What Do You Expect

Discussion in 'Politics' started by Wehrwolfen, Dec 1, 2012.

  1. Wehrwolfen

    Wehrwolfen Senior Member

    May 22, 2012
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    What Do You Expect ​

    By: Skook

    So They Killed Him

    Do we, who expect adherence to the principles of our founding, expect too much from our leaders?

    President Obama has met resistance to the suggestion of Susan Rice as his new Secretary of State and the Left has countered with claims of racism and gender discrimination, moves that are Obama’s first lines of defense and as predictable as the tides.

    Americans should expect a president to offer cabinet positions to people with moral integrity equal to his own; thus we should not be surprised with the Petraeus fiasco and the Fast and Furious felonies of Eric Holder. America realizes Rice lied to the American people on five different networks to protect the image of Obama and his competency. His boasts of neutralizing al-Qaeda following the assassination of Bin Ladin and the assertion that Libya was a noble war in that we enabled the overthrow of a dictator, who was a semi-reliable ally and helped install the fundamentalist Muslim Brotherhood who is a sworn enemy of the United States and Israel, were possible negative attributes before an election, despite the assurance of having the media in his pocket.

    It is politics, and we can accept the fact that Rice is an Obama stooge. She willingly and knowingly participated in a coverup of the Benghazi atrocity, but all of the Obama appointees will lie for the president or they would not have their positions. However, Susan Rice has more troubling issues than lying to America as a part of the Benghazi coverup; she and her husband have oil investments with companies that have been trading with Iran in contradiction to the oil embargoes.

    U.S. Ambassador to the United Nations Susan E. Rice and her husband own modest stakes in companies that have until recently done business with Iran, prompting new questions from those opposed to her possible nomination as secretary of state.

    The companies are global conglomerates. At least some of them have stopped doing business with Iran in order to comply with international sanctions.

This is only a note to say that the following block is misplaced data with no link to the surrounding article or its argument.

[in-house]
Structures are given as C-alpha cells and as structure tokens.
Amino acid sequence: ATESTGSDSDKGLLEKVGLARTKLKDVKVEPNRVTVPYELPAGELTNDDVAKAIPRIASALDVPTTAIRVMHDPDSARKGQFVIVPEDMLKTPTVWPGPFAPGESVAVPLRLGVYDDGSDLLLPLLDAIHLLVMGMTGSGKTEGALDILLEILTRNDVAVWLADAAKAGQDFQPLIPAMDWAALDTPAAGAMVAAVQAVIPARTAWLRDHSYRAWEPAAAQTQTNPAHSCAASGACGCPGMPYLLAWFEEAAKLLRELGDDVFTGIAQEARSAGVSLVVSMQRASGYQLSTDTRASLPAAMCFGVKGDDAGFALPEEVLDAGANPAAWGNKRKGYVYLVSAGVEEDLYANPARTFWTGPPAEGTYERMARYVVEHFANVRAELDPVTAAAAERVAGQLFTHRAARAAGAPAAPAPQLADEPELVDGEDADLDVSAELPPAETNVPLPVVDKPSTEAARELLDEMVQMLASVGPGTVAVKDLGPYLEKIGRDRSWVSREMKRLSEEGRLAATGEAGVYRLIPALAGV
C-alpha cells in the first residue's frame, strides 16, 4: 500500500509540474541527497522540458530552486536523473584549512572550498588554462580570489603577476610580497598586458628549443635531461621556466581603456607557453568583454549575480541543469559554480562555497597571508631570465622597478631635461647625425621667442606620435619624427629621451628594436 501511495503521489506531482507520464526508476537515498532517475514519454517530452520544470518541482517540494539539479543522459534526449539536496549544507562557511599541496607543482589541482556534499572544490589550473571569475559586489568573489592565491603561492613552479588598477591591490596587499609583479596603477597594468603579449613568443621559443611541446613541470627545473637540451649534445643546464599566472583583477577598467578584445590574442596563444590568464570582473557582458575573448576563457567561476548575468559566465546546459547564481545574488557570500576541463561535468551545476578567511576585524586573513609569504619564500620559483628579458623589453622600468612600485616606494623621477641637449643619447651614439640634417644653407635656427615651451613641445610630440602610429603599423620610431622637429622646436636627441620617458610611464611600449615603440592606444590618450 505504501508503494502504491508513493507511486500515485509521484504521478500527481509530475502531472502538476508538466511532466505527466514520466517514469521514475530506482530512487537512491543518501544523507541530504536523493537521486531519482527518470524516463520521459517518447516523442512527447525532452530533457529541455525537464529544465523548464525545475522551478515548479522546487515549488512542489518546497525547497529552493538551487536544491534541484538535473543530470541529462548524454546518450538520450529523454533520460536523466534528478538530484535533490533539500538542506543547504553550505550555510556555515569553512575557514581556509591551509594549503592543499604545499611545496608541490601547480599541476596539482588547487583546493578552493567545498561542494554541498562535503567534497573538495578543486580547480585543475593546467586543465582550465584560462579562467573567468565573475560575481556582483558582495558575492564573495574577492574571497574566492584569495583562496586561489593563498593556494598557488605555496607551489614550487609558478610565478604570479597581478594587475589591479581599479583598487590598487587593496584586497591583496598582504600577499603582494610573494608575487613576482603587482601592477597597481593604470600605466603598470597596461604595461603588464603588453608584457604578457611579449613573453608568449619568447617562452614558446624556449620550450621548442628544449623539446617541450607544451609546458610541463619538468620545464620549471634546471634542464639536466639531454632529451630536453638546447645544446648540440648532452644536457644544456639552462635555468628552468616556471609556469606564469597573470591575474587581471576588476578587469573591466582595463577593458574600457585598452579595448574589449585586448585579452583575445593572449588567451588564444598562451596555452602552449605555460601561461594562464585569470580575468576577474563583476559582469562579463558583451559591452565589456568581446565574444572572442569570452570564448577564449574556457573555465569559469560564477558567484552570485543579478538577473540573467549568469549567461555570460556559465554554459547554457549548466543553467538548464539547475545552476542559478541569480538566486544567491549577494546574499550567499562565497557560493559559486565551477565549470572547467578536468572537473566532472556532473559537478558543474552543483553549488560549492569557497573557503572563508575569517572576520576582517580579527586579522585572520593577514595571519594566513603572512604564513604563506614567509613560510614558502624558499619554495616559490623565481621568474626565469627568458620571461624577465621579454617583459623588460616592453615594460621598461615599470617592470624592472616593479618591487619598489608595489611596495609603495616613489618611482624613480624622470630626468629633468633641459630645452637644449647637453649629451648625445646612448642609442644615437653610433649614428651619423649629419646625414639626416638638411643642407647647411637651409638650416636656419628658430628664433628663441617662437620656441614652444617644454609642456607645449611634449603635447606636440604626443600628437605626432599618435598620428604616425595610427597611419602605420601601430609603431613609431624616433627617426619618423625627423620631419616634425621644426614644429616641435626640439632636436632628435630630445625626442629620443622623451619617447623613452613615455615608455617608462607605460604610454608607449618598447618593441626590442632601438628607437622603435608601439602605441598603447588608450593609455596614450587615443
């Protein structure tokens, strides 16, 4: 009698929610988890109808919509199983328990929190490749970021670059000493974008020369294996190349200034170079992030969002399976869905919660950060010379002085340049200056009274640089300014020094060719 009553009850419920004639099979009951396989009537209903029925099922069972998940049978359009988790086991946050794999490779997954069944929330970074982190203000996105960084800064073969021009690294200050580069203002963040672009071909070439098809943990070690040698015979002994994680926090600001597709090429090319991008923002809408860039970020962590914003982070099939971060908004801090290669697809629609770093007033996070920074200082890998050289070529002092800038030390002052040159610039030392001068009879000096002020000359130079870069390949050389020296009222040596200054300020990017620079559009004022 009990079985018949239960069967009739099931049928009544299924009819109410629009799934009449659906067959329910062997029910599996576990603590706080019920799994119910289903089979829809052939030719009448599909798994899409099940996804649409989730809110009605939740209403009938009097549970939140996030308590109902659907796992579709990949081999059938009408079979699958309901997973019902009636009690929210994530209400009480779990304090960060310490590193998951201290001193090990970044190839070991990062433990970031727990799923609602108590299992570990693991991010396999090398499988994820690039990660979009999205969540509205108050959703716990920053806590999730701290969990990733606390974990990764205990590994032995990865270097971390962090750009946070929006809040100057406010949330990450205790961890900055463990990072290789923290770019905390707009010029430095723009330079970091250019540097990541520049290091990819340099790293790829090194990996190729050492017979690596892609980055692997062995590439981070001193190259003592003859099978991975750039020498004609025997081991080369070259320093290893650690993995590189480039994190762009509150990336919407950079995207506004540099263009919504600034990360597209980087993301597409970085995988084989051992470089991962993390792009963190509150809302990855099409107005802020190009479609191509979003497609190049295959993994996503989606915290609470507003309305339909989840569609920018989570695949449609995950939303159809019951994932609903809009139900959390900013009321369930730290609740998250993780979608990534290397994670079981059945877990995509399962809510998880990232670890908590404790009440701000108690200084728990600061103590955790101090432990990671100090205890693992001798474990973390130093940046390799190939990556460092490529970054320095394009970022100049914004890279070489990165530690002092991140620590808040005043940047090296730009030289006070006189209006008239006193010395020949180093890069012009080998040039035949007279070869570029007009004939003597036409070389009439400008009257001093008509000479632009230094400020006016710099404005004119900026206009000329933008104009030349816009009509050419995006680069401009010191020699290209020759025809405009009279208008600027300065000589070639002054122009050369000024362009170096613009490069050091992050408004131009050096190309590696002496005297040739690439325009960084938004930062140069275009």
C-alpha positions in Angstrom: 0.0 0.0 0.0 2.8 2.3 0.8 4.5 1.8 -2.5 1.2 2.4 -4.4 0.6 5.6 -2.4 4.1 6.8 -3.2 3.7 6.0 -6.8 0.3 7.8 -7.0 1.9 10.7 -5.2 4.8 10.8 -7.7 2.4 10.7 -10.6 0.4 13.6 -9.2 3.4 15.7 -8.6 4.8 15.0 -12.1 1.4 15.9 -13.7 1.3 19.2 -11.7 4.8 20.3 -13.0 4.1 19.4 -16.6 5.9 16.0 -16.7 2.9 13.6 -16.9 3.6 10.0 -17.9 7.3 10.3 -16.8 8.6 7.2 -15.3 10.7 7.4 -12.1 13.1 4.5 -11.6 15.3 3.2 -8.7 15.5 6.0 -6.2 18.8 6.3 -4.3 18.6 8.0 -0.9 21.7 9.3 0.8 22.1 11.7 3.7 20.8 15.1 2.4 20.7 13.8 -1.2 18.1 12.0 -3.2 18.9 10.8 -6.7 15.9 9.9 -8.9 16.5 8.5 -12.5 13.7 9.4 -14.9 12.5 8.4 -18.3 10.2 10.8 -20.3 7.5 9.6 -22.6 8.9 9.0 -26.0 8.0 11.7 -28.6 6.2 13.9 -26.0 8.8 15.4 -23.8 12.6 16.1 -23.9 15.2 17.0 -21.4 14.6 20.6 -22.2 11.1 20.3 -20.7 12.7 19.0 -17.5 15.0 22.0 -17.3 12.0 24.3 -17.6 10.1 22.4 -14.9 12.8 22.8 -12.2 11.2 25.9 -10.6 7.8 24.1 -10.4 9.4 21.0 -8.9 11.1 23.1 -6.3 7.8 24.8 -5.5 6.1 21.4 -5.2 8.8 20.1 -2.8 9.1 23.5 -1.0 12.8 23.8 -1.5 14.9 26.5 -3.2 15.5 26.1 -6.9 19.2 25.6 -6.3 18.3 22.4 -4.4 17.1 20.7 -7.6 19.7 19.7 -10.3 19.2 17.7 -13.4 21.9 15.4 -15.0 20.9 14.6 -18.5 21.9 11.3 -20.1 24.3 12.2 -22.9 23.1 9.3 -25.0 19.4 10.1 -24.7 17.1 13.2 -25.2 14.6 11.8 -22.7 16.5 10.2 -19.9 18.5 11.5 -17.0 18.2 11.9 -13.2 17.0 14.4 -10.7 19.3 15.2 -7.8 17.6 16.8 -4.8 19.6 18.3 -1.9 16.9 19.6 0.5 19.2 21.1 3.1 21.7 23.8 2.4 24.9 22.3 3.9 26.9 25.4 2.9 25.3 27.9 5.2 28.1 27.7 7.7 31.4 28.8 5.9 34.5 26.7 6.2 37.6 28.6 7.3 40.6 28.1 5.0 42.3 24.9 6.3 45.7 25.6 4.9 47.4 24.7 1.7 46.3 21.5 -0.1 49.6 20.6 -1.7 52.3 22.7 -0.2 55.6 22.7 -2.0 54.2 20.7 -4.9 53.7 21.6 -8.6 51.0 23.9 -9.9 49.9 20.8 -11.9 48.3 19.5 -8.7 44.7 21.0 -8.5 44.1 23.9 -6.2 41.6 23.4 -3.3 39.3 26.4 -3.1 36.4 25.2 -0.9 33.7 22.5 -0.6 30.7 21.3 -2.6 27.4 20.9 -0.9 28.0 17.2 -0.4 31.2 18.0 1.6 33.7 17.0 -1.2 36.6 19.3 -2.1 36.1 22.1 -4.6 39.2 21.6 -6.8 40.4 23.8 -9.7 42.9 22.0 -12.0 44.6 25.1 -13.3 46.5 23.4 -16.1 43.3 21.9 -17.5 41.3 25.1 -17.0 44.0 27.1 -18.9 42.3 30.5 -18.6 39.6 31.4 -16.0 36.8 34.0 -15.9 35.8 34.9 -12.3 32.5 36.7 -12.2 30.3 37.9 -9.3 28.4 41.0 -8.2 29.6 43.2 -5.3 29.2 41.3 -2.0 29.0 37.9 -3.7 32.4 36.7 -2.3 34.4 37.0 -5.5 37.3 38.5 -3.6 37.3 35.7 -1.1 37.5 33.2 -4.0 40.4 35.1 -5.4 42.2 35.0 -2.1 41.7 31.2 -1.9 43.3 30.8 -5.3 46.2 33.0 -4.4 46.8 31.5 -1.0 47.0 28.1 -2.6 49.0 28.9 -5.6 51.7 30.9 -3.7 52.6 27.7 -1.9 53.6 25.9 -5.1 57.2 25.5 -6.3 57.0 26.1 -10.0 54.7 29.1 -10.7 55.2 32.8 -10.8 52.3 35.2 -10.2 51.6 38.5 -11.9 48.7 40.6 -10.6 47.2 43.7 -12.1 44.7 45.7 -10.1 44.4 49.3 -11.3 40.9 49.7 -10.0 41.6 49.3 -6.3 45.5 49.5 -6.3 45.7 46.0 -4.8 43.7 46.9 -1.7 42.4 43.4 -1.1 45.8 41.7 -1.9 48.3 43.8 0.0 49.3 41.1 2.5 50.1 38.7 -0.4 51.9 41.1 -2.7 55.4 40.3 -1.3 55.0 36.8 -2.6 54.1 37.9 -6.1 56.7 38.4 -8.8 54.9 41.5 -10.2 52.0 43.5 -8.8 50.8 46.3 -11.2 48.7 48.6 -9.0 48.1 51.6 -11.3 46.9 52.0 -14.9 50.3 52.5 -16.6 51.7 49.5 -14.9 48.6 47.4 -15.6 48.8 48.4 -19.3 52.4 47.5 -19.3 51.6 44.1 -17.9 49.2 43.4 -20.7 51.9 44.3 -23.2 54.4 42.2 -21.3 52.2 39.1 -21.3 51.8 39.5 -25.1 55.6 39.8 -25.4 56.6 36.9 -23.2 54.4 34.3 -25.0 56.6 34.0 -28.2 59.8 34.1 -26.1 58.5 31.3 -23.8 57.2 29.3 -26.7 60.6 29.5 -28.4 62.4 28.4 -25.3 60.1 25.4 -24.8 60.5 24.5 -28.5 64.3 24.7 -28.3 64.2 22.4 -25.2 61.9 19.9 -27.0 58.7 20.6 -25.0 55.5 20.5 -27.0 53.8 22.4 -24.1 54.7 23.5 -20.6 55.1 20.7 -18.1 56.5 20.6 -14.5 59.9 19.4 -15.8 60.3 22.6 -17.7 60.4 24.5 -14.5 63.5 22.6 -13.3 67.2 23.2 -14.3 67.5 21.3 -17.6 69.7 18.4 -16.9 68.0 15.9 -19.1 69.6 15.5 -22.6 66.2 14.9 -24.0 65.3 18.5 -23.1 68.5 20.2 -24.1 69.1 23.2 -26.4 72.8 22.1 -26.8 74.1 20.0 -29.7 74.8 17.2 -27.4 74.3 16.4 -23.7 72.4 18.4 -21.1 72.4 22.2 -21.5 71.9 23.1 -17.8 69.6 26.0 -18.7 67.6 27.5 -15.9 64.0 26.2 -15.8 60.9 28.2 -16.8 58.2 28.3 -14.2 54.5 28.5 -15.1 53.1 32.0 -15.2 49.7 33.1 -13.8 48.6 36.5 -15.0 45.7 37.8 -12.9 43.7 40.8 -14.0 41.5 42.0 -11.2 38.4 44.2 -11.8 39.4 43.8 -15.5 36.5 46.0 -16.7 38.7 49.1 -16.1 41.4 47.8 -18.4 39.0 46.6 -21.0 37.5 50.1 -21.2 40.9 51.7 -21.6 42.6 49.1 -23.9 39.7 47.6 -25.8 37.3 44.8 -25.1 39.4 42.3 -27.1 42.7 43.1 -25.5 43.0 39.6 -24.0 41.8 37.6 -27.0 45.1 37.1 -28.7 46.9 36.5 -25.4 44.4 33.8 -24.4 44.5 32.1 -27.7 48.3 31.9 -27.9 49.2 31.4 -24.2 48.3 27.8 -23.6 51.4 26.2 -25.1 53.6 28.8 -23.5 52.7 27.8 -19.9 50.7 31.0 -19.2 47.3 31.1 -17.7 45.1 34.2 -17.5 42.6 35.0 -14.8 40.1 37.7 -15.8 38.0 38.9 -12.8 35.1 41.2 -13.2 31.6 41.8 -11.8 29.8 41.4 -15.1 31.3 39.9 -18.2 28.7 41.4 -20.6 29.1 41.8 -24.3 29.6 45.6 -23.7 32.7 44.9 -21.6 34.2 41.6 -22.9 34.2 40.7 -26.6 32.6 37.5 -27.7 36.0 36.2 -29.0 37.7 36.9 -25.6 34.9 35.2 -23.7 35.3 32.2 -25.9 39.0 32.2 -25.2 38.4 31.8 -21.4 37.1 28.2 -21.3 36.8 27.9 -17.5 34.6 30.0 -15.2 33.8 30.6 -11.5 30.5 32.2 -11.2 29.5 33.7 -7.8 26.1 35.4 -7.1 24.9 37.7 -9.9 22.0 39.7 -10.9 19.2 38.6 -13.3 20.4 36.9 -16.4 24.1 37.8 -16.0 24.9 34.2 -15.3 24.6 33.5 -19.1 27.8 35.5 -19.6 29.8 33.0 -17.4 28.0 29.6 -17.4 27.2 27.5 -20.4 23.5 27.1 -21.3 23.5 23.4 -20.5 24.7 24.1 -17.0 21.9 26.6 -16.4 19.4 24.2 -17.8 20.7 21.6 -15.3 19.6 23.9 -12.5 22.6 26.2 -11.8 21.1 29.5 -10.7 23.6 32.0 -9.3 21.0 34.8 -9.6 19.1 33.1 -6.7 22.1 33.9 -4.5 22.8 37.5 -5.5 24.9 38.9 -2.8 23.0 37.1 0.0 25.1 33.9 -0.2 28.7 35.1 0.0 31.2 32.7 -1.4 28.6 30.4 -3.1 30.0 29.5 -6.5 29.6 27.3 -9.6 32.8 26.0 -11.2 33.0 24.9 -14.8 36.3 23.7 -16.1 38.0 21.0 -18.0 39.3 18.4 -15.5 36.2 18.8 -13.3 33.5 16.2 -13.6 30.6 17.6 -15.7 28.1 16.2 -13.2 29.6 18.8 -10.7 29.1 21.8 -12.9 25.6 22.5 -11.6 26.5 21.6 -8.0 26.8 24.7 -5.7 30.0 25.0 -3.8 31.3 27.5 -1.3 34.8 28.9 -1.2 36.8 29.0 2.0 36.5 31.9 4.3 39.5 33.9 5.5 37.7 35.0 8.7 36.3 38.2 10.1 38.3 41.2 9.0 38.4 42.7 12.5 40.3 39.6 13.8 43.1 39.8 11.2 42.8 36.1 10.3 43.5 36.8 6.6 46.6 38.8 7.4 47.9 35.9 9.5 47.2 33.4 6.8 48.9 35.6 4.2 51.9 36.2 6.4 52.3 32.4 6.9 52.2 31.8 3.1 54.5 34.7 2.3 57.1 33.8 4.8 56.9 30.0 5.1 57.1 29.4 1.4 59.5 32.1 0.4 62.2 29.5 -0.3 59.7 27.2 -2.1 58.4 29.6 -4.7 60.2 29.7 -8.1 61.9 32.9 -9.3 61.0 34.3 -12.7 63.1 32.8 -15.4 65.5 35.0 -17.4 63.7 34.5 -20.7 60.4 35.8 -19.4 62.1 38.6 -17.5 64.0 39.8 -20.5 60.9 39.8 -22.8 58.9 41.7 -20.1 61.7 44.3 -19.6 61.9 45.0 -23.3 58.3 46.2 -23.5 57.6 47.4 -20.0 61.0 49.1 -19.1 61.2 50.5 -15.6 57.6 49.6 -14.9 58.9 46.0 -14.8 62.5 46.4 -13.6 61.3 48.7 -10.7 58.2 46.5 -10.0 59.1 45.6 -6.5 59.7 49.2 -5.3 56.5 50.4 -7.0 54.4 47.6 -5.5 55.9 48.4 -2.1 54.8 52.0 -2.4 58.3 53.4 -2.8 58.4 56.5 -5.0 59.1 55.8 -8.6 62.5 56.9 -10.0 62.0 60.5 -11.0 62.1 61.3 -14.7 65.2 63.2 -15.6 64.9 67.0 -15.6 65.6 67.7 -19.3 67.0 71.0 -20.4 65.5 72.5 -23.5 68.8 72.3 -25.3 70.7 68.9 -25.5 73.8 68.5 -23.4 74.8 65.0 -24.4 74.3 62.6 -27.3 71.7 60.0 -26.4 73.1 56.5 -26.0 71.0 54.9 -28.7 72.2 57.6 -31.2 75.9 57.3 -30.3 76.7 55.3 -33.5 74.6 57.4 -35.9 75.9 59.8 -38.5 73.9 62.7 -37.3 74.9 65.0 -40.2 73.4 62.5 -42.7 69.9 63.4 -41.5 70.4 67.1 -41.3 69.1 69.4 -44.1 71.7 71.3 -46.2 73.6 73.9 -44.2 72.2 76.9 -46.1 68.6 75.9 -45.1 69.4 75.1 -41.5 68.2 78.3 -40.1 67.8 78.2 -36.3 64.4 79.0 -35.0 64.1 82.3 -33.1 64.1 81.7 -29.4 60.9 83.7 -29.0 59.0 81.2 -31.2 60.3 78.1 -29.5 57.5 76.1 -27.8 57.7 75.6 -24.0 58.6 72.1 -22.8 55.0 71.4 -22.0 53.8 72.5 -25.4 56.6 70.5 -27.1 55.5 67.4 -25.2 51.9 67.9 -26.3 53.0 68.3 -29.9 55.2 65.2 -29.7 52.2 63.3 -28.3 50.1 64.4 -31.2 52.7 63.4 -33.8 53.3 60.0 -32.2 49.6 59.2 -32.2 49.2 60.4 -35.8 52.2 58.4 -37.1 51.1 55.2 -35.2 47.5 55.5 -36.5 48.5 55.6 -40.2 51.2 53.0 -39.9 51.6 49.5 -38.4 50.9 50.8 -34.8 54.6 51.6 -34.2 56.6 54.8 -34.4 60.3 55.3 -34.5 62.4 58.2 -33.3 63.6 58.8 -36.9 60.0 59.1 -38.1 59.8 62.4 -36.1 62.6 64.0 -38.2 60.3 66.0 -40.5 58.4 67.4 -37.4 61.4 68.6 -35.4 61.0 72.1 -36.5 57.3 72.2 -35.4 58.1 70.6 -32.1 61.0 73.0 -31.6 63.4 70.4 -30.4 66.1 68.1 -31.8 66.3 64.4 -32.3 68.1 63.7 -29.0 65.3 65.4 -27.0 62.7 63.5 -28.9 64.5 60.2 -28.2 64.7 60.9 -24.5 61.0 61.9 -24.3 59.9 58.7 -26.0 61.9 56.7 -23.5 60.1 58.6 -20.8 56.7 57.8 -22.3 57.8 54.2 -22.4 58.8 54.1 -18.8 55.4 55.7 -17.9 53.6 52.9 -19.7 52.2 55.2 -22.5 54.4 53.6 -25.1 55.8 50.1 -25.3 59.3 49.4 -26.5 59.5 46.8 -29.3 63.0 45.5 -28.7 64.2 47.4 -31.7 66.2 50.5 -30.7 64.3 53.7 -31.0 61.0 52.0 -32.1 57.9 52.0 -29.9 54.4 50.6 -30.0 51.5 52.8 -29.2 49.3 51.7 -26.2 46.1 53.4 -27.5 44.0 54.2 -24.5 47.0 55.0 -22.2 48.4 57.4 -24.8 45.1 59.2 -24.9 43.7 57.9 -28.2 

“With respect to Iran, Ambassador Rice worked to impose the toughest U.N. sanctions regime ever on Iran for its continued failure to live up to its obligations,” said Rice’s spokeswoman, Erin Pelton. “Iran is more isolated than it has ever been and facing the toughest economic pressure ever mustered.”

    Pelton added that Rice “has complied with annual financial disclosure requirements aimed at assessing conflicts of interest related to her service in the U.S. government.”

    One of the biggest of the holdings, between $50,000 and $100,000, according to Rice’s disclosure statement for 2011, is Royal Dutch Shell. The international oil giant stopped buying crude oil from Iran early this year as sanctions were tightened to block oil exports by Iran and to stop financial transactions with its central bank.

    A company spokesman said officials dealing with Iran could not be reached, but a person familiar with the company, speaking on the condition of anonymity because of a lack of authorization to discuss the topic, said Royal Dutch Shell owes Iran about $1 billion.

    Rice and her husband also own between $15,000 and $50,000 of stock in ENI, the Italian international oil company. ENI has said that it is no longer doing business with Iran, but it has a waiver from sanctions to enable it to collect oil as payment for about $1 billion Iran owes the company from earlier business deals. The company had been purchasing crude oil and developing natural gas fields.​


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    What Do You Expect | Flopping Aces

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